Iraq Baghdad blasts
People gather at the scene of a car bomb attack in the majority Shia area of Baghdad's Sadr City Wissm Al-Okili/Reuters

A series of bombings in Baghdad on Wednesday (11 May) has killed more than 90 people, marking the bloodiest day for the Iraqi capital so far this year. Sunni insurgent group Islamic State (Isis) has claimed responsibility for all four of the explosions, with the largest occurring in a crowded Shia marketplace in Sadr city which alone claimed the lives of 63 people.

The blasts, which targeted primarily Shia-dominated neighbourhoods, offered a grim reminiscence of Iraq's sectarian conflict. The incident further highlights a sharp escalation in attacks on civilians, underscoring the Iraqi government's failure to tackle the insurgents while they maintain an ever increasing presence in the region.

Within hours, a second suicide bomb detonated in the Kadhimiya neighbourhood, killing fifteen people. Dozens of others were injured in the attacks, increasing the likelihood of a higher death toll. Most of the victims were either women or security personnel.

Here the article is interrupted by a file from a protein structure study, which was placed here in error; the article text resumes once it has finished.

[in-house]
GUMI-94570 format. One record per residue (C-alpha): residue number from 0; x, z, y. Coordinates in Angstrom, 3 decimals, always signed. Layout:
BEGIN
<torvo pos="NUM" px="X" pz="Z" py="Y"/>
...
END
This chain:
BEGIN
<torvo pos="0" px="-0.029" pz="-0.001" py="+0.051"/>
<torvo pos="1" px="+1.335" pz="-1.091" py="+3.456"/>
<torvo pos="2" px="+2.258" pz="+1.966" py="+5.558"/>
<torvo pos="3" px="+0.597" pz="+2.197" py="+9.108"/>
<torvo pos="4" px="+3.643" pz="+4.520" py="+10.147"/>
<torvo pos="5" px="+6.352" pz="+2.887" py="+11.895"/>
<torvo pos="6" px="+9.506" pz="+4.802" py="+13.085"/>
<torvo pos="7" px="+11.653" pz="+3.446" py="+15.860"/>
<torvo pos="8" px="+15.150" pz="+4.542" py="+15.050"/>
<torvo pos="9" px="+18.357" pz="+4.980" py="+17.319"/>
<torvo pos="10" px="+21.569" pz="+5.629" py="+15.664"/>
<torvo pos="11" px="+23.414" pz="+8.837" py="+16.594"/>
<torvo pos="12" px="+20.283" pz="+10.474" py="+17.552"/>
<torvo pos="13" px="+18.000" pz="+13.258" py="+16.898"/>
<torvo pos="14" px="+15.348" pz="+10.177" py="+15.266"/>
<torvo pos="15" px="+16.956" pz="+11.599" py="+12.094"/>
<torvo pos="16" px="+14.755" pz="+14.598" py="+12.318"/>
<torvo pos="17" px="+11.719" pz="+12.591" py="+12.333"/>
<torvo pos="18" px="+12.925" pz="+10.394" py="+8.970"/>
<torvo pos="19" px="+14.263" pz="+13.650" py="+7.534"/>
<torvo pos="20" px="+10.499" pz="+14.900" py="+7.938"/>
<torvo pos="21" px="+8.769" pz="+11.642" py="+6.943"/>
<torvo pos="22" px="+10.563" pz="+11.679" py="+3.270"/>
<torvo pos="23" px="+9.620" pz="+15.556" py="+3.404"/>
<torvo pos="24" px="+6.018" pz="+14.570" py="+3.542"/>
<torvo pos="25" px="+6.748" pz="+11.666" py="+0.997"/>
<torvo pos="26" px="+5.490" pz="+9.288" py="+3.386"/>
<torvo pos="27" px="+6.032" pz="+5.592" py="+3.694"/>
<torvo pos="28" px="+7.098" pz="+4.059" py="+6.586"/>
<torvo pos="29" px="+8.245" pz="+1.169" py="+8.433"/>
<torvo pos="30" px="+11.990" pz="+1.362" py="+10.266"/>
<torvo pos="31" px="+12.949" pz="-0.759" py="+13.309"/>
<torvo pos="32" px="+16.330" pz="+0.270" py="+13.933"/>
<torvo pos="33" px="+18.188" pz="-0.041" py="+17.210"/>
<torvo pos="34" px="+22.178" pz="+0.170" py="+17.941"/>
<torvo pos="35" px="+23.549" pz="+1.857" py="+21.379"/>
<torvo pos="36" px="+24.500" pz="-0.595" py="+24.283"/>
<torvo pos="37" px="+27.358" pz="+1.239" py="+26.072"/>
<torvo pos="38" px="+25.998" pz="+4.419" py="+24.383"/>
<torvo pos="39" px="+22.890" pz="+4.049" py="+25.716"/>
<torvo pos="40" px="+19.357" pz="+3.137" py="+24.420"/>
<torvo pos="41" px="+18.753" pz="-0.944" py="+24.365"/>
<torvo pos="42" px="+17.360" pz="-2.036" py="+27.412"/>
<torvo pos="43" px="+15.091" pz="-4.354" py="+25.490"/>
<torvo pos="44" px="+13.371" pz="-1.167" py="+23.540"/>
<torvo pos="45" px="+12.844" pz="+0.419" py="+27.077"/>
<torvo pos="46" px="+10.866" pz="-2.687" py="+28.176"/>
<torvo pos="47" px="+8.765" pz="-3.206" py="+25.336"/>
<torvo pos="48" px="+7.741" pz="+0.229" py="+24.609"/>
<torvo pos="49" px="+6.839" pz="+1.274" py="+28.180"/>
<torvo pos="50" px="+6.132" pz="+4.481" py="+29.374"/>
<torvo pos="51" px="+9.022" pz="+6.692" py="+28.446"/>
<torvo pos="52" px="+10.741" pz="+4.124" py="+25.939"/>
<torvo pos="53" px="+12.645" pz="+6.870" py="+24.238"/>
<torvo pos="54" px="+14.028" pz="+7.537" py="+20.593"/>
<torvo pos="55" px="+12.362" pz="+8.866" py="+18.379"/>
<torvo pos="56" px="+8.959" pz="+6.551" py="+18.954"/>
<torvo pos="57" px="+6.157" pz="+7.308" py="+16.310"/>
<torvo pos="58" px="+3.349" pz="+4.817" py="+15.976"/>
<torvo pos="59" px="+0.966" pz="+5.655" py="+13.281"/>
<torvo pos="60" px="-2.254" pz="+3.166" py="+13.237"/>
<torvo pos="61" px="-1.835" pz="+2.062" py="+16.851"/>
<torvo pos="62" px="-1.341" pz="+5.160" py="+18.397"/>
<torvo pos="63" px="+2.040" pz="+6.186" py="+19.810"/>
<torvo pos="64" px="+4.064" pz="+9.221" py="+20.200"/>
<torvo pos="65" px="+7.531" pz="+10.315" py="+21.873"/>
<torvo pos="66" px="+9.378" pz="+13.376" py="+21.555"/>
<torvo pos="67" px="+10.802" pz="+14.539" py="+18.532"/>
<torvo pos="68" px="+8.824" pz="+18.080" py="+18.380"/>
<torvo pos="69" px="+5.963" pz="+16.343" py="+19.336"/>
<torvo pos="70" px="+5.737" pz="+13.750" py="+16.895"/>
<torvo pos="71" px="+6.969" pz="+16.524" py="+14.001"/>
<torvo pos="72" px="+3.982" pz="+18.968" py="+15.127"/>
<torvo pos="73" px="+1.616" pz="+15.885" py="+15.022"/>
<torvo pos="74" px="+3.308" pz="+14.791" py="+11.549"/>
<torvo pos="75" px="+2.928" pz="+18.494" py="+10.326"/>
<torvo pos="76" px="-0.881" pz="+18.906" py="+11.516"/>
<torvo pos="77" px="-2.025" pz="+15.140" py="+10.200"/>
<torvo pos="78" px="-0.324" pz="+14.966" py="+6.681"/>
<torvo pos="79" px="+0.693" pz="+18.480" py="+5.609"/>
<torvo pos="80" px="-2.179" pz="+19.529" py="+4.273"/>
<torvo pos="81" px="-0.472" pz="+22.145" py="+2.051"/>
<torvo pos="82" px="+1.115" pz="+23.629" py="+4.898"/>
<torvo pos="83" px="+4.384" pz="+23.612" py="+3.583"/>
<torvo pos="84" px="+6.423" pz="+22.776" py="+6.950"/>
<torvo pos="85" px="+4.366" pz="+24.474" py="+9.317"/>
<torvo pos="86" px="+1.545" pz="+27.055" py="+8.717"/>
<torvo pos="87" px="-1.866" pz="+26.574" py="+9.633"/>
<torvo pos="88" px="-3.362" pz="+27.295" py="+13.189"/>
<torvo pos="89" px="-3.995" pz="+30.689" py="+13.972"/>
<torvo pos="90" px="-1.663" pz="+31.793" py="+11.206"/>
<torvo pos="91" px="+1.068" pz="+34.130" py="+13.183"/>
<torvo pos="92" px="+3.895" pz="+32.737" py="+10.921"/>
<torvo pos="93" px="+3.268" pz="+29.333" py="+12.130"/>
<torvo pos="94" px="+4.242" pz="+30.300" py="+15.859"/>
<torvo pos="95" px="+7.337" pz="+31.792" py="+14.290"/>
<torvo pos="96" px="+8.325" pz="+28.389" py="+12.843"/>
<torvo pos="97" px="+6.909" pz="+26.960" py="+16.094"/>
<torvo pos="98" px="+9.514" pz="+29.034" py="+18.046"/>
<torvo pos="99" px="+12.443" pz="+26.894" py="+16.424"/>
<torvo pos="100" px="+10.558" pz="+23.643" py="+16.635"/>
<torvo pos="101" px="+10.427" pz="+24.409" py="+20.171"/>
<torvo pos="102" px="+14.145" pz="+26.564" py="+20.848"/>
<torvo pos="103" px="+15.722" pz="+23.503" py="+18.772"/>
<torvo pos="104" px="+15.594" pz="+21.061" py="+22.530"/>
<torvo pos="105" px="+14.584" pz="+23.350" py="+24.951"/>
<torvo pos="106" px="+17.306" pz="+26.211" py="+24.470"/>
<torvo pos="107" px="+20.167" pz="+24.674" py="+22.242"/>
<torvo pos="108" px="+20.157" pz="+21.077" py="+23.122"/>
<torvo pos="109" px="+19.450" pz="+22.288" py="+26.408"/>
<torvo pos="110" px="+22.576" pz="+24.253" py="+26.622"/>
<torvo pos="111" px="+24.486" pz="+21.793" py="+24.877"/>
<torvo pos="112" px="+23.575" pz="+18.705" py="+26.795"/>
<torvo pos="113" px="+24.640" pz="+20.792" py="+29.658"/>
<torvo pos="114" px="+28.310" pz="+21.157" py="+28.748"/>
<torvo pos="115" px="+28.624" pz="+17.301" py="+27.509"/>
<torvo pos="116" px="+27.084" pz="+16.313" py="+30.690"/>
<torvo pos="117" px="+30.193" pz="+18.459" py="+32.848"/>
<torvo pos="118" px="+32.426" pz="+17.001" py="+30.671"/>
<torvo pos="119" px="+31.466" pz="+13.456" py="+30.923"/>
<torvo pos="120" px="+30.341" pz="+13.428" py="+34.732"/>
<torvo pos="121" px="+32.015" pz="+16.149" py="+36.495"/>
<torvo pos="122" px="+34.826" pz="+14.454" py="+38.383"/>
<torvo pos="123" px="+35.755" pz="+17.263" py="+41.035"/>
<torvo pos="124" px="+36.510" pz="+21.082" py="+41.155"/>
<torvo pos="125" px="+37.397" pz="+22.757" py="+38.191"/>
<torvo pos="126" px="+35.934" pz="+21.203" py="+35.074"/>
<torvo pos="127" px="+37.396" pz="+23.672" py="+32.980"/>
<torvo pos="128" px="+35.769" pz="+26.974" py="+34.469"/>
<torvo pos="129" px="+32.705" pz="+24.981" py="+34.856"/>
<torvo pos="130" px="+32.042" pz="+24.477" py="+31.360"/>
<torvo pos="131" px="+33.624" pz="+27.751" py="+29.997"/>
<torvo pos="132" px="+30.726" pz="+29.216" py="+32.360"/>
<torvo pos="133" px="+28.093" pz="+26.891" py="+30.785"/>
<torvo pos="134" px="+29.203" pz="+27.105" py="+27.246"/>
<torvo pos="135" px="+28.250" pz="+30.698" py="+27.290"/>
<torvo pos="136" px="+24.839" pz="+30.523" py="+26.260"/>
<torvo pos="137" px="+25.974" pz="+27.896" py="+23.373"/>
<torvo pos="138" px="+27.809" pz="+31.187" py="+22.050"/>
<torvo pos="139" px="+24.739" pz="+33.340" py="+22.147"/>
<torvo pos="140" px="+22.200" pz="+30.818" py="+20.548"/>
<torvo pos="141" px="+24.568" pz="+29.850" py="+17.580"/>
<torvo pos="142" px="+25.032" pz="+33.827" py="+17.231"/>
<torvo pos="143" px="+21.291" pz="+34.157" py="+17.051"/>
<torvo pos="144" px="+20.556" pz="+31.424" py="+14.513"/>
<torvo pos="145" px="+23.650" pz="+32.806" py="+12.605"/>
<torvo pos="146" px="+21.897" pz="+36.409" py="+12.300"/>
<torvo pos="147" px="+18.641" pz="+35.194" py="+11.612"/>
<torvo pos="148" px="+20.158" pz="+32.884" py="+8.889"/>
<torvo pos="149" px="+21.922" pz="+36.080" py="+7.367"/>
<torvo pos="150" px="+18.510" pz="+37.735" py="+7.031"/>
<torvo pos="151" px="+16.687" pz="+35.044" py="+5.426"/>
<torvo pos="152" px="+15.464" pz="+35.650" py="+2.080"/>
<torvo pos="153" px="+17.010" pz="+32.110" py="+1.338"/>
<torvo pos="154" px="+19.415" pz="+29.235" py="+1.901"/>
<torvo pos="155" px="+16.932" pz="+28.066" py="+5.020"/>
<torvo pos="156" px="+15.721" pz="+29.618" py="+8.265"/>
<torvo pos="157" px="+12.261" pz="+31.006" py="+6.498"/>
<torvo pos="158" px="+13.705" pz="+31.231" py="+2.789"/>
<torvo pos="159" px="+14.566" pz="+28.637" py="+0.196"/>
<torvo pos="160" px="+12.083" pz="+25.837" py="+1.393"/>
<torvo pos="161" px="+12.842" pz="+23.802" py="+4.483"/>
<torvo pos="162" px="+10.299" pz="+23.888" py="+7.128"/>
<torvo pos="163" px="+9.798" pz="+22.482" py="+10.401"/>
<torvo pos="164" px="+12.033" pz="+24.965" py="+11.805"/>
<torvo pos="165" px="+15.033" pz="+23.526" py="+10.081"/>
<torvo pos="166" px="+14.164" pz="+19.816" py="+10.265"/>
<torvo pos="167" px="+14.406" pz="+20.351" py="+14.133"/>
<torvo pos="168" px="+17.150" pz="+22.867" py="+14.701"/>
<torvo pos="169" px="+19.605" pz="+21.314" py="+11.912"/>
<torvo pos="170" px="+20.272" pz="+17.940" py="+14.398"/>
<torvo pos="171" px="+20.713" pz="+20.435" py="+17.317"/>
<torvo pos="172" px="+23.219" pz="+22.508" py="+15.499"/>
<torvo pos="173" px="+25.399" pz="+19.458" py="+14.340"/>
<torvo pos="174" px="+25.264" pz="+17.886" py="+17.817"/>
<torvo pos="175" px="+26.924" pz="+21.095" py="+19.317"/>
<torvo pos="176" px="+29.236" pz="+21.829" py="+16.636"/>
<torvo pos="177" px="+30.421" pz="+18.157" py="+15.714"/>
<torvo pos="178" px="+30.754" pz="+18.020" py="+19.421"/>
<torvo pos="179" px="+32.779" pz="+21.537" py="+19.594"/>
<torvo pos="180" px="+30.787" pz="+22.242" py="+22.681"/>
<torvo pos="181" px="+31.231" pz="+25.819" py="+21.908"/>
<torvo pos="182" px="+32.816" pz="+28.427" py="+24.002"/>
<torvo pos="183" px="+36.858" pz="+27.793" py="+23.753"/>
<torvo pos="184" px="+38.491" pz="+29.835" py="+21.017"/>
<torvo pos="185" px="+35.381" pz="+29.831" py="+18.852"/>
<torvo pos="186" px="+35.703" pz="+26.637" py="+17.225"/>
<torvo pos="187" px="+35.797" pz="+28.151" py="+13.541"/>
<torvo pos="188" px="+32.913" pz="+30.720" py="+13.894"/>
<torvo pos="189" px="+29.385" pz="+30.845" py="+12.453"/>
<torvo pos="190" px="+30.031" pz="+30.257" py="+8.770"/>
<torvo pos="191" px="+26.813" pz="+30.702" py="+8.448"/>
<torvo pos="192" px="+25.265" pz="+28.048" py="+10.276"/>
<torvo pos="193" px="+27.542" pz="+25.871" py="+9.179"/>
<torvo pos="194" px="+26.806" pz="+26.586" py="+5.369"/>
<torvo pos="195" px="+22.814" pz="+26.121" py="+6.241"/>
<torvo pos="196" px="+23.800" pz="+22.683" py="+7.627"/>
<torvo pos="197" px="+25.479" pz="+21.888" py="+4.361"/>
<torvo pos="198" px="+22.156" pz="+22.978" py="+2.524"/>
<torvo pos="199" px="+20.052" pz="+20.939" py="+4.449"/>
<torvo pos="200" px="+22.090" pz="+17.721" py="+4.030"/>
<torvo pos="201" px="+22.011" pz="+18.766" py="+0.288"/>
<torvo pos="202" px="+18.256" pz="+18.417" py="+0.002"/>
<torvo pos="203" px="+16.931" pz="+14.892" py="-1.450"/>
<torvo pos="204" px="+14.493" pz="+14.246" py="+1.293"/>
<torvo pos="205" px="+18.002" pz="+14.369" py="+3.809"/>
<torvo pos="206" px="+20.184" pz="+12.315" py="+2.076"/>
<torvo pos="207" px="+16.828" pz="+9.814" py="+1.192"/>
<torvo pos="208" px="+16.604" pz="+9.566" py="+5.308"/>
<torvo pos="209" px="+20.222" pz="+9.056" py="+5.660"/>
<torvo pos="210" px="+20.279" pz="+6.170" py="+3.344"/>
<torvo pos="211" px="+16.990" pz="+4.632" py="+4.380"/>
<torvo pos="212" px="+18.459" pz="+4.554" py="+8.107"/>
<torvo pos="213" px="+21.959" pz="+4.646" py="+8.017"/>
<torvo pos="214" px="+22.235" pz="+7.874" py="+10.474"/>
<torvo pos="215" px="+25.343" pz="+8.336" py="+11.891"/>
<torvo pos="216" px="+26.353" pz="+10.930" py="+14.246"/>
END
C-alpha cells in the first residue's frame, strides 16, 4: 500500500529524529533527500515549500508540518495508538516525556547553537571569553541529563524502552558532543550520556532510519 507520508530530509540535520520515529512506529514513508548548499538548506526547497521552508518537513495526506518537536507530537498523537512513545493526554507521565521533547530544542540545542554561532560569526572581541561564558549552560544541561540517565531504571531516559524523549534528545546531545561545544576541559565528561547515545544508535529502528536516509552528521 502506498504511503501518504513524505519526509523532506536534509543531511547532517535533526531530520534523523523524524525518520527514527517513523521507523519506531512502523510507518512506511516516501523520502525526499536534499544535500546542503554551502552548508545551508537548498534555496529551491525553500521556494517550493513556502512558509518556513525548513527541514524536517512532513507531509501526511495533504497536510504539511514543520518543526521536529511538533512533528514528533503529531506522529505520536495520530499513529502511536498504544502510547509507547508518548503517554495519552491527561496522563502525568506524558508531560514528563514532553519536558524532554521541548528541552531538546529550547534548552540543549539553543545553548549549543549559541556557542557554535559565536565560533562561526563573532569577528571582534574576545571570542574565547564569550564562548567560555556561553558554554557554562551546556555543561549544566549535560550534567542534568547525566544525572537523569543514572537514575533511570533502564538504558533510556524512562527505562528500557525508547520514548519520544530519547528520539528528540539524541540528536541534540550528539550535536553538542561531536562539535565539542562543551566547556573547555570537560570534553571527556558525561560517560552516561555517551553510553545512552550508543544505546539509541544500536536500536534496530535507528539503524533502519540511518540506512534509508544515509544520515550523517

Prime Minister Haider al-Abadi's office denounced the attacks. "The latest explosions will not stop us from fighting Daesh [Arabic name of IS]," it said, according to the New York Times.

In the initial statements, released via jihadist channels and quoted by several publications, Isis claimed responsibility for the biggest attack in Sadr, which is home to nearly one million Shia residents. Following that, the extremist group also took ownership of the other onslaughts, whilst warning that more attacks are likely to come.

"This is the worst attack on Baghdad for a long time. After every defeat IS receives at the front, in the actual war, they launch an attack on Baghdad," Saad al-Muttalibi, a member of Baghdad provincial council security committee, told the Washington Post.